Fraser Nelson

Would you bet against Alex Salmond?

Would you bet against Alex Salmond?
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Alex Salmond has a soft spot for horse racing, and I've just seen some odds that could make the First Minister a very rich man: William Hill is offering 9/1 on Scotland being independent by the end of the decade. The SNP is traditionally bold in its predictions: ‘Free by '93’ being one of the more memorable. Salmond himself predicted that the Union of 1707 would not live to see its 300th birthday. But if he holds a referendum by 2015 then Hill's say a 'no' result is the 2/5 favourite. And 'yes' is 7/4. Money would be refunded if Salmond bottled out of holding a referendum within the next four years.

So how seriously should we take the bookies? David Cameron may take the fight to Salmond, framing the argument in a different way: do you want to stay in the union? Asking Scots to vote ‘yes’ to the union may work better than asking them to vote ‘no’ to independence. But Scotland now has more pandas than it does Tory MPs, so Cameron may not be giving the issue too much thought.

And, to be honest, neither may William Hill. When the London bookmakers offer on Scottish politics, sometimes based simply on a reading of newspaper headlines, it's often a good chance to make some money. When I was at The Scotsman, I remember Salmond re-entering the leadership race, and bookies (not Hill's) giving him odds of 3-1. Many of my colleagues rushed to put down whatever they could borrow, and made a killing.

Salmond was the Spectator/Threadneedlle Politician of the Year in 2011, and while I wish him nothing but failure, I also regard him as one of the most formidable and effective politicians not just in Britain but Europe. If that sounds like hyperbole, then ask yourselves: who else has started an election campaign 14 points behind — then went on not just to win, but take an outright majority in a PR voting system? His victory last year was staggering, enough to give even Nick Clegg hope. Not many political leaders enjoy a defeat so crushing that that their three main rivals are thrown into leadership contests.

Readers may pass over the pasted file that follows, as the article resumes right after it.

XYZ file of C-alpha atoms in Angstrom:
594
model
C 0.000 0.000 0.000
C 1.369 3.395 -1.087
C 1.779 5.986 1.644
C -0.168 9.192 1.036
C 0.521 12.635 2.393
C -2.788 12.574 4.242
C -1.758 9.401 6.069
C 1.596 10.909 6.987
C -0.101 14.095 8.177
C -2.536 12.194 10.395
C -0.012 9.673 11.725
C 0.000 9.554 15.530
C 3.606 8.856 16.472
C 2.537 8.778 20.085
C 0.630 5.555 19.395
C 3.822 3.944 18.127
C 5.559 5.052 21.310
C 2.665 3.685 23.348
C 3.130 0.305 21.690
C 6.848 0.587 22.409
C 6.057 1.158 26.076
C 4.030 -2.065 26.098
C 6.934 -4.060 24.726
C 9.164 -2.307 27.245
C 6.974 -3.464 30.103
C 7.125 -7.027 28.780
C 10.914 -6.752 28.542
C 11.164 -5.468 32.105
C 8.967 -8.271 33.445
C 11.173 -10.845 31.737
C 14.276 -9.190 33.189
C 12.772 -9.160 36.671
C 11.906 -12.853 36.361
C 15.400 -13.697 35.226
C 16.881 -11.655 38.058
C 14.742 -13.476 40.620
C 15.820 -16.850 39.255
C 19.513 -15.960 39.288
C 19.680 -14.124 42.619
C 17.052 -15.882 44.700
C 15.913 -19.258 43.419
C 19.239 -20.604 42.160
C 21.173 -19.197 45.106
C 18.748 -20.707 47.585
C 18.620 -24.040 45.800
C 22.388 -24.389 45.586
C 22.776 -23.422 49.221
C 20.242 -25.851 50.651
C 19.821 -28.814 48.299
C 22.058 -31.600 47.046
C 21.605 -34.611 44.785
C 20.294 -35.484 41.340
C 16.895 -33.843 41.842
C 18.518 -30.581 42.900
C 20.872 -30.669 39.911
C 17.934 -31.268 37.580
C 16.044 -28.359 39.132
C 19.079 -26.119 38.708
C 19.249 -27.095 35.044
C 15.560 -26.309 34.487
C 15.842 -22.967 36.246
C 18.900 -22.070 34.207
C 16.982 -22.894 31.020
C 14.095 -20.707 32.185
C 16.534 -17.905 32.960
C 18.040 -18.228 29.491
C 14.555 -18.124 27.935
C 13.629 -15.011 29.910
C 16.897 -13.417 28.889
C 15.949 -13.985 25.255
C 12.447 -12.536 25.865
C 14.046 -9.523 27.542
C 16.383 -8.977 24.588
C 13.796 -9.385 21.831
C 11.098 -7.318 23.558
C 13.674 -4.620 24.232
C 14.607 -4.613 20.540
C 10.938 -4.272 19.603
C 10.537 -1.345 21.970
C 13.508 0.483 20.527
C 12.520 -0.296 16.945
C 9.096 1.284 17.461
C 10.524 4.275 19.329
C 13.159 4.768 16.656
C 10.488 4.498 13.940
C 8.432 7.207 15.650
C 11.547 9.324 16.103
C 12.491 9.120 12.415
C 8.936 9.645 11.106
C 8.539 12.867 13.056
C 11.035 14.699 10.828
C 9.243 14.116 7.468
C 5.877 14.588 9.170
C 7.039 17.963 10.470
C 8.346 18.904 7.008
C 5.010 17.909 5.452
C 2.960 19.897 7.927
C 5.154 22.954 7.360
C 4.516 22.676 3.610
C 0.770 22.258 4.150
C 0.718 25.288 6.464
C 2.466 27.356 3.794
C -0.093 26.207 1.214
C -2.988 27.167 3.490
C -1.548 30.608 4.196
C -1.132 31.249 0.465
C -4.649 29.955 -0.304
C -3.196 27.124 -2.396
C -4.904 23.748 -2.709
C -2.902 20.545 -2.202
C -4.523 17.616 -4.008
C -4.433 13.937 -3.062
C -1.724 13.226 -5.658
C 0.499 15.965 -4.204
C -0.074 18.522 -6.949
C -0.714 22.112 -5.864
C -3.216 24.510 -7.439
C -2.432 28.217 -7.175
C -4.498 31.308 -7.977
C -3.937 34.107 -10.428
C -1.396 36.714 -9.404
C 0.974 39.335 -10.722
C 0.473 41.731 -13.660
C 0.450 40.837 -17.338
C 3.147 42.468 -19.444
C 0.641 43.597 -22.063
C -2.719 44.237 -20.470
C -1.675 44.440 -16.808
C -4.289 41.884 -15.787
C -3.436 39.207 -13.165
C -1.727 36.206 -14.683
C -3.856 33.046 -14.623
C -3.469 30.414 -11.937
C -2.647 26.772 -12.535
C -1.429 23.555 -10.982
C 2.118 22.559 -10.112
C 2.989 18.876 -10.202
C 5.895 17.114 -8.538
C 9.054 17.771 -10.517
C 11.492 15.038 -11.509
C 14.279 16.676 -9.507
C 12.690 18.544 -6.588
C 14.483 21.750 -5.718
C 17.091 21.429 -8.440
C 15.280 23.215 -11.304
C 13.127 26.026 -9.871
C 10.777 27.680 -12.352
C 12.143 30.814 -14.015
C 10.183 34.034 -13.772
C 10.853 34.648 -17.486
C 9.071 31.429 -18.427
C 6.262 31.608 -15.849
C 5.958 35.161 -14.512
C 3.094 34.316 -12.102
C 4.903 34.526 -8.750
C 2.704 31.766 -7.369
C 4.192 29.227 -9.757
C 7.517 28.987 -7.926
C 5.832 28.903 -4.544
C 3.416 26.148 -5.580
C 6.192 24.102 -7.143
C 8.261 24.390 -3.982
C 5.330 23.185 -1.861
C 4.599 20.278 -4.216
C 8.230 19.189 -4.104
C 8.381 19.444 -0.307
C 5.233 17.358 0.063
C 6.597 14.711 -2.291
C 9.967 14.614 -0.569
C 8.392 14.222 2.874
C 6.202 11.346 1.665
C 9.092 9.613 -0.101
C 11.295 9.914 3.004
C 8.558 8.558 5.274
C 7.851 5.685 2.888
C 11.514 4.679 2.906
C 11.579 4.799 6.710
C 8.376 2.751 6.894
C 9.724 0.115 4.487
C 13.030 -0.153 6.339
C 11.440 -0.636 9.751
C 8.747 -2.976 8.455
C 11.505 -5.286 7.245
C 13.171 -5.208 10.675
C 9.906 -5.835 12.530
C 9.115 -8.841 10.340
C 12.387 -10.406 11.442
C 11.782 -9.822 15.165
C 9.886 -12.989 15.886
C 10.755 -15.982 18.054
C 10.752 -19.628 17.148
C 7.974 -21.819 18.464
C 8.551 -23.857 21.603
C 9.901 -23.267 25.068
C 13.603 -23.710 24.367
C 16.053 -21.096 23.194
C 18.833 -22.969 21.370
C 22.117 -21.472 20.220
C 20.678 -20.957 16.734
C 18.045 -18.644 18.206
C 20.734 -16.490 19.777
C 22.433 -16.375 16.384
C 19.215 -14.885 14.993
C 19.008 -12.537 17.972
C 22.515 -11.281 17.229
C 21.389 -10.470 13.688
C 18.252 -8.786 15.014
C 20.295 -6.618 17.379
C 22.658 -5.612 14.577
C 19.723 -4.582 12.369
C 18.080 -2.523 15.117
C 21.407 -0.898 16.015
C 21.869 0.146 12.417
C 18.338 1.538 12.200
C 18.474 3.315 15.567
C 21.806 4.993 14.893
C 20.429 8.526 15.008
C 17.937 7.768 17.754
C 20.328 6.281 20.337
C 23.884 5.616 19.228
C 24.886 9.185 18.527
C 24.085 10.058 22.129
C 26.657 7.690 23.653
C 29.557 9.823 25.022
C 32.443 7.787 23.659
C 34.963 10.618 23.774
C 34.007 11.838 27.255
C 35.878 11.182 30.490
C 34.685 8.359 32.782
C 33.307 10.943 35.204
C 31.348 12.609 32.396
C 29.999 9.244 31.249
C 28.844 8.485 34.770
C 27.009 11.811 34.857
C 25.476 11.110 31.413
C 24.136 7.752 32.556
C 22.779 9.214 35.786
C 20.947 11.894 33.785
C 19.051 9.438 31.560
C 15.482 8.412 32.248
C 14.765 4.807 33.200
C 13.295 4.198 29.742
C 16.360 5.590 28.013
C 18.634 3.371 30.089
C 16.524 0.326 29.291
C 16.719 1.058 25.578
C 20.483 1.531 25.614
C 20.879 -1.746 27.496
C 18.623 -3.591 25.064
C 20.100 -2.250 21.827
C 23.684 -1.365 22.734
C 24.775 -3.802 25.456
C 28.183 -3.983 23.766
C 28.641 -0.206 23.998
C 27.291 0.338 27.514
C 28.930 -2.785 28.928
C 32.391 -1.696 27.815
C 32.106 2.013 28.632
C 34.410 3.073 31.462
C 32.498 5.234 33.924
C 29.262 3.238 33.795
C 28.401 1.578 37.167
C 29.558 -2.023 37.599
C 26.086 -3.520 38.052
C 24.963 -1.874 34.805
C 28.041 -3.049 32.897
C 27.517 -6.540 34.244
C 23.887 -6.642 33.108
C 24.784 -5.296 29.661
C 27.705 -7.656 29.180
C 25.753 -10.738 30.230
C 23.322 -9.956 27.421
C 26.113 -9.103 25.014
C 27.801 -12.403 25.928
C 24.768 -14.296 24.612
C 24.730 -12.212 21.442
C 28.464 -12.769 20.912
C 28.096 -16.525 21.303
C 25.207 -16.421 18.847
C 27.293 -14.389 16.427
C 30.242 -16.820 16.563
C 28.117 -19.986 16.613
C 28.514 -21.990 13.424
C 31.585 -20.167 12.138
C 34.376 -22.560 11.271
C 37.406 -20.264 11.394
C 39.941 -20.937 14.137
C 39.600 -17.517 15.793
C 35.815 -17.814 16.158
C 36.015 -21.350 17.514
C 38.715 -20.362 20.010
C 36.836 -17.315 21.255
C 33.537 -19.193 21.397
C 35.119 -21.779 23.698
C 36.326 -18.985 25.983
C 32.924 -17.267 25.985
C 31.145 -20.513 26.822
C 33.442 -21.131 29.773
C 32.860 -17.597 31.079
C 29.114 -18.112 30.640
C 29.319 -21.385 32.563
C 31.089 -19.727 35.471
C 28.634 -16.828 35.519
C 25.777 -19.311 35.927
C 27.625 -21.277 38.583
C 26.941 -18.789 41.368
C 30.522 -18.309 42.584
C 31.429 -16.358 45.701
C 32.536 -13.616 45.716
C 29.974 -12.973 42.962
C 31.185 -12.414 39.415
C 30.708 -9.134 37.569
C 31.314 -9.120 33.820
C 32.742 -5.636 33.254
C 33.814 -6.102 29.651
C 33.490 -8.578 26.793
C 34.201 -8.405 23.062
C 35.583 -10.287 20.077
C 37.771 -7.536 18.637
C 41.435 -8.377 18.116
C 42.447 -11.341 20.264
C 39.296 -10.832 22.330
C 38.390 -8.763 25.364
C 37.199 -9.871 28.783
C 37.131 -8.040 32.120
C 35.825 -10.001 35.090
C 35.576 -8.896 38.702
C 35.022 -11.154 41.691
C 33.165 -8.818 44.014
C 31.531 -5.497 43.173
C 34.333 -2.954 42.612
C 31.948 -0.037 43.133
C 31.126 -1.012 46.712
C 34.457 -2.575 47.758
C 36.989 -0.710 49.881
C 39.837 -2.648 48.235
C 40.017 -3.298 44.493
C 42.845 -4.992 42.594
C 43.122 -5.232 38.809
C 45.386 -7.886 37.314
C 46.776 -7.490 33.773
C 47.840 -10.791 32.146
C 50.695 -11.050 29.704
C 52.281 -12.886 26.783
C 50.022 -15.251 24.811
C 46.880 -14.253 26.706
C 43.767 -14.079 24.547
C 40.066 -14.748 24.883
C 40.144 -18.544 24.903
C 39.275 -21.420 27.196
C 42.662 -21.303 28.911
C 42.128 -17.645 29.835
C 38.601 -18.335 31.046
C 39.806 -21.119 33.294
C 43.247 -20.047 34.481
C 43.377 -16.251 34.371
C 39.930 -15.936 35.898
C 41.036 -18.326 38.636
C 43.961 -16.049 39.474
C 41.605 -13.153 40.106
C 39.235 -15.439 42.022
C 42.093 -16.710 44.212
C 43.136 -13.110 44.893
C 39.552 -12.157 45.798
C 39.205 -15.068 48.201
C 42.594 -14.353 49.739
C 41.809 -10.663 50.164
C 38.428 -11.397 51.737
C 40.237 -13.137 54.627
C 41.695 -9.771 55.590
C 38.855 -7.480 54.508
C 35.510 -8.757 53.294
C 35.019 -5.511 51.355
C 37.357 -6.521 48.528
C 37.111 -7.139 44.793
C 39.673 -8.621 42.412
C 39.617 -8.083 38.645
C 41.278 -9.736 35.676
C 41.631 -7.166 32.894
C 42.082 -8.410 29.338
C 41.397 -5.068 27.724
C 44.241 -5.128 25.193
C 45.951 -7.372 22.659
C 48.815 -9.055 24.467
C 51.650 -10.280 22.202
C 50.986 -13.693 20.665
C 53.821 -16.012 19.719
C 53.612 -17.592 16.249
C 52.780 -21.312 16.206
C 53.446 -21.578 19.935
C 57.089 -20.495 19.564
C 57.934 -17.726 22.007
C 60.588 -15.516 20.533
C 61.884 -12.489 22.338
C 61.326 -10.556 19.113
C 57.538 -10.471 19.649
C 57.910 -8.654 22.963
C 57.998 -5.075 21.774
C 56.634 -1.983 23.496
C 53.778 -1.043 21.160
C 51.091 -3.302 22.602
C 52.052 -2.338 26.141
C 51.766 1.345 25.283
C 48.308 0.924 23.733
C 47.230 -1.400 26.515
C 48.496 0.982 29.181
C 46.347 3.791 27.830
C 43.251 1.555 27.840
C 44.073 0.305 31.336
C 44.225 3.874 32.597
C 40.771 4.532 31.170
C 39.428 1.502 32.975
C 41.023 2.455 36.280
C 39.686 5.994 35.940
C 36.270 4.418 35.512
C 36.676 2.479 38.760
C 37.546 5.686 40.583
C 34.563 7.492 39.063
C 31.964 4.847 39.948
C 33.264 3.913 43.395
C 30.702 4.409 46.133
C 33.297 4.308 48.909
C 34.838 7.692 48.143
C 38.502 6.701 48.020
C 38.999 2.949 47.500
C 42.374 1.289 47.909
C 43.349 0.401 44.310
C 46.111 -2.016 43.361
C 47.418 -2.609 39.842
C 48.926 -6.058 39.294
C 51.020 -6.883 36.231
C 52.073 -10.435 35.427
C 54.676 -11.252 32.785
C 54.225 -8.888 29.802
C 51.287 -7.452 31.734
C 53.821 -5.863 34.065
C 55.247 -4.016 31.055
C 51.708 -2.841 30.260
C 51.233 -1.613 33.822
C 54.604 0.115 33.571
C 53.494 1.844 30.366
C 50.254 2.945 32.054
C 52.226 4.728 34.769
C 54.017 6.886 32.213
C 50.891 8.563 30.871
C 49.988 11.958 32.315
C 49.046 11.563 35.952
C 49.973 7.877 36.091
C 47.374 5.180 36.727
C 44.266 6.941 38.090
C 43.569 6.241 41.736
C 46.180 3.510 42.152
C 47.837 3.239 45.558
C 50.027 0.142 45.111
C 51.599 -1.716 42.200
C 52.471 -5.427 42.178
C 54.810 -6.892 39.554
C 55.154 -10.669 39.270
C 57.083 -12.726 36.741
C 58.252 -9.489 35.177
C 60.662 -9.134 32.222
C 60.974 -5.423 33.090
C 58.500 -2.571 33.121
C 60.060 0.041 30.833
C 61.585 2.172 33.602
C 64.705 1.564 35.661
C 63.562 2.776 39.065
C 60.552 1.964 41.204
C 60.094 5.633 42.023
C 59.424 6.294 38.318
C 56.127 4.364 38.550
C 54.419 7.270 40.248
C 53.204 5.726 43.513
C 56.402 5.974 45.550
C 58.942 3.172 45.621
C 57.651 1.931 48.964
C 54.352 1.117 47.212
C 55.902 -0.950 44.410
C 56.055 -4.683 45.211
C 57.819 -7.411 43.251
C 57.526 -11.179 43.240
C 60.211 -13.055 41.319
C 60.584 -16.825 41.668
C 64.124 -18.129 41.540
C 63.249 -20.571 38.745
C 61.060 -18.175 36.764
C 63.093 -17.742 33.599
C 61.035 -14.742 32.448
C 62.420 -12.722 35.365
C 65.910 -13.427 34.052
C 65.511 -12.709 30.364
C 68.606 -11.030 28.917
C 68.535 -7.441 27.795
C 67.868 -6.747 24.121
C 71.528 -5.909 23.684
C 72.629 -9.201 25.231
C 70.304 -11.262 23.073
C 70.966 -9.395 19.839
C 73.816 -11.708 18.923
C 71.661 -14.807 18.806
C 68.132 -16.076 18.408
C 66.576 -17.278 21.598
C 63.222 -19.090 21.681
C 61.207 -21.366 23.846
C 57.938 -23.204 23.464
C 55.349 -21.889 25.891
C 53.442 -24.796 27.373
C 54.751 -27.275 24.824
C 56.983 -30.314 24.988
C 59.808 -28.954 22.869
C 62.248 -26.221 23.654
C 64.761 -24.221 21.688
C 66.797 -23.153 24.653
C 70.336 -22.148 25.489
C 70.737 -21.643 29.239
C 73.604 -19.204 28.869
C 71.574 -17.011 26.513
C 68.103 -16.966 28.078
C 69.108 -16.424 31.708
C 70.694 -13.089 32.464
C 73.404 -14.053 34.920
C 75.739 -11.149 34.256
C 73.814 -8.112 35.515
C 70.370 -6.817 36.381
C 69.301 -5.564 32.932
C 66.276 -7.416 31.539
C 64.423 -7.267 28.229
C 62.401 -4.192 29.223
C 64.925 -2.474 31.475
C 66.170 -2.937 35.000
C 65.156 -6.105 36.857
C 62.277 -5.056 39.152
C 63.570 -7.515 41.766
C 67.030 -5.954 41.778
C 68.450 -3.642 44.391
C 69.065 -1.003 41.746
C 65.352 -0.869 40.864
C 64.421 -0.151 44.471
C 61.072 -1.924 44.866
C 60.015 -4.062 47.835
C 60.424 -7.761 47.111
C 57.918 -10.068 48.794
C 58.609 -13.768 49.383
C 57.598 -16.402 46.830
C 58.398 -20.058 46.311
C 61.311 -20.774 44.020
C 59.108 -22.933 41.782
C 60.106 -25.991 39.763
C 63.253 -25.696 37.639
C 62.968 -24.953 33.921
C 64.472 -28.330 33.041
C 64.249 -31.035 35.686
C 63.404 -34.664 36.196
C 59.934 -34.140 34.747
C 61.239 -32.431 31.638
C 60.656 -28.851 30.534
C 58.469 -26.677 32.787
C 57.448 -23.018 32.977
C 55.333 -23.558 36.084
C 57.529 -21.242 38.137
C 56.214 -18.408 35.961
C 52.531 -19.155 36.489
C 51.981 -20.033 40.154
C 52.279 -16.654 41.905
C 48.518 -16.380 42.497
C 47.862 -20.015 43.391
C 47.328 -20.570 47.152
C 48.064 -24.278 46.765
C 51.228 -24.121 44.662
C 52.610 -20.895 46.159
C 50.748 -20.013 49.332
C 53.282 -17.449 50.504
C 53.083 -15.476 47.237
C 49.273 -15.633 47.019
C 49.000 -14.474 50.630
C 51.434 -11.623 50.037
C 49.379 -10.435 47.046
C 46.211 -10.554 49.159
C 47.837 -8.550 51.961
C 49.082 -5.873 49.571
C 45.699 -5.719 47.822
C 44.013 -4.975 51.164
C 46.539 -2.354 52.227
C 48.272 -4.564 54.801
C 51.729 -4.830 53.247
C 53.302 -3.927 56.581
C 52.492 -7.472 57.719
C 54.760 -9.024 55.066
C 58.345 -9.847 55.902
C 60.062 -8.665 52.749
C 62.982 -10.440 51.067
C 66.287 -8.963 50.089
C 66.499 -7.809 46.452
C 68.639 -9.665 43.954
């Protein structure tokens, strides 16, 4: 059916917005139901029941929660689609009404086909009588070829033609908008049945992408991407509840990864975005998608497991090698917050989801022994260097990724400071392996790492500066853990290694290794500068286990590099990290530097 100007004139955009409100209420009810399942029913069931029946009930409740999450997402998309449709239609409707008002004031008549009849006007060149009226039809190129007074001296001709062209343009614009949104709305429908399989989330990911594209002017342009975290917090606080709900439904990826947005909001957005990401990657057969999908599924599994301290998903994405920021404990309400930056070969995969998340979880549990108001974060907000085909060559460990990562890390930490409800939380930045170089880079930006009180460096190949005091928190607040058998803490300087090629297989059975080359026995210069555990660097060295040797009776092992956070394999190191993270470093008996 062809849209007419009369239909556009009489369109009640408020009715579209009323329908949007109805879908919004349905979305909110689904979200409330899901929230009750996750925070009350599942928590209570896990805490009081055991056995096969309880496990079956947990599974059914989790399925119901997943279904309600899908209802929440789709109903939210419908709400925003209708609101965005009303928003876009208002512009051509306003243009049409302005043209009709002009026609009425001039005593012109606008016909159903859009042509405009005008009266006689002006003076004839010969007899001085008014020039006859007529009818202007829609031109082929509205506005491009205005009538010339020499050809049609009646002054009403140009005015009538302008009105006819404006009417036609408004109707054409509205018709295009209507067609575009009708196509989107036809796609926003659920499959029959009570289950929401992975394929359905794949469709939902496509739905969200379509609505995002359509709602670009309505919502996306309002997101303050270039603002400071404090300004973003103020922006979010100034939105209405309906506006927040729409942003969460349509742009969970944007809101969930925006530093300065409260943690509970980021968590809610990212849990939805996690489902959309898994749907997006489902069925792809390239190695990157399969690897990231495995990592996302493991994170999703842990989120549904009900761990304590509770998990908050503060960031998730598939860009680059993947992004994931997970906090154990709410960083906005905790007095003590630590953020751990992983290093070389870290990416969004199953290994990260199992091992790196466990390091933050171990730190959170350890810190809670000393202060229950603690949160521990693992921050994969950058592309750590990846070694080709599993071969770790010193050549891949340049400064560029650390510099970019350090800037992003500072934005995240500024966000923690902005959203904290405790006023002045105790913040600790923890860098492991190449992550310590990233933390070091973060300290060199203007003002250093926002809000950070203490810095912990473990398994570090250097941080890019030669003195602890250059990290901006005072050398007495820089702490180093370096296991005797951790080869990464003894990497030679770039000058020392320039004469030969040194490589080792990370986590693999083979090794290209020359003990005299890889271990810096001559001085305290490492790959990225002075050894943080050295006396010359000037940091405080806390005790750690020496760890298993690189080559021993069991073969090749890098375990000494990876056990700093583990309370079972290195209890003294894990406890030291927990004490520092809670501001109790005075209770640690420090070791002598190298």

Scotland would be far worse off outside the union, which is why a minority of Scots want to separate. But personality matters in politics, especially so in Scottish politics where Salmond often seems to be the only big beast in a parliament of pygmies. The SNP, with their campaigning iPhone Apps to help them pound doorsteps, are technologically streets ahead of their London rivals. Their morale is sky-high, their network of volunteers is vast. If Salmond fronts the 'yes' campaign with, say, Sean Connery then who will front the 'no' campaign?

Until a convincing answer is found to that question, I, for one, would not bet against Salmond.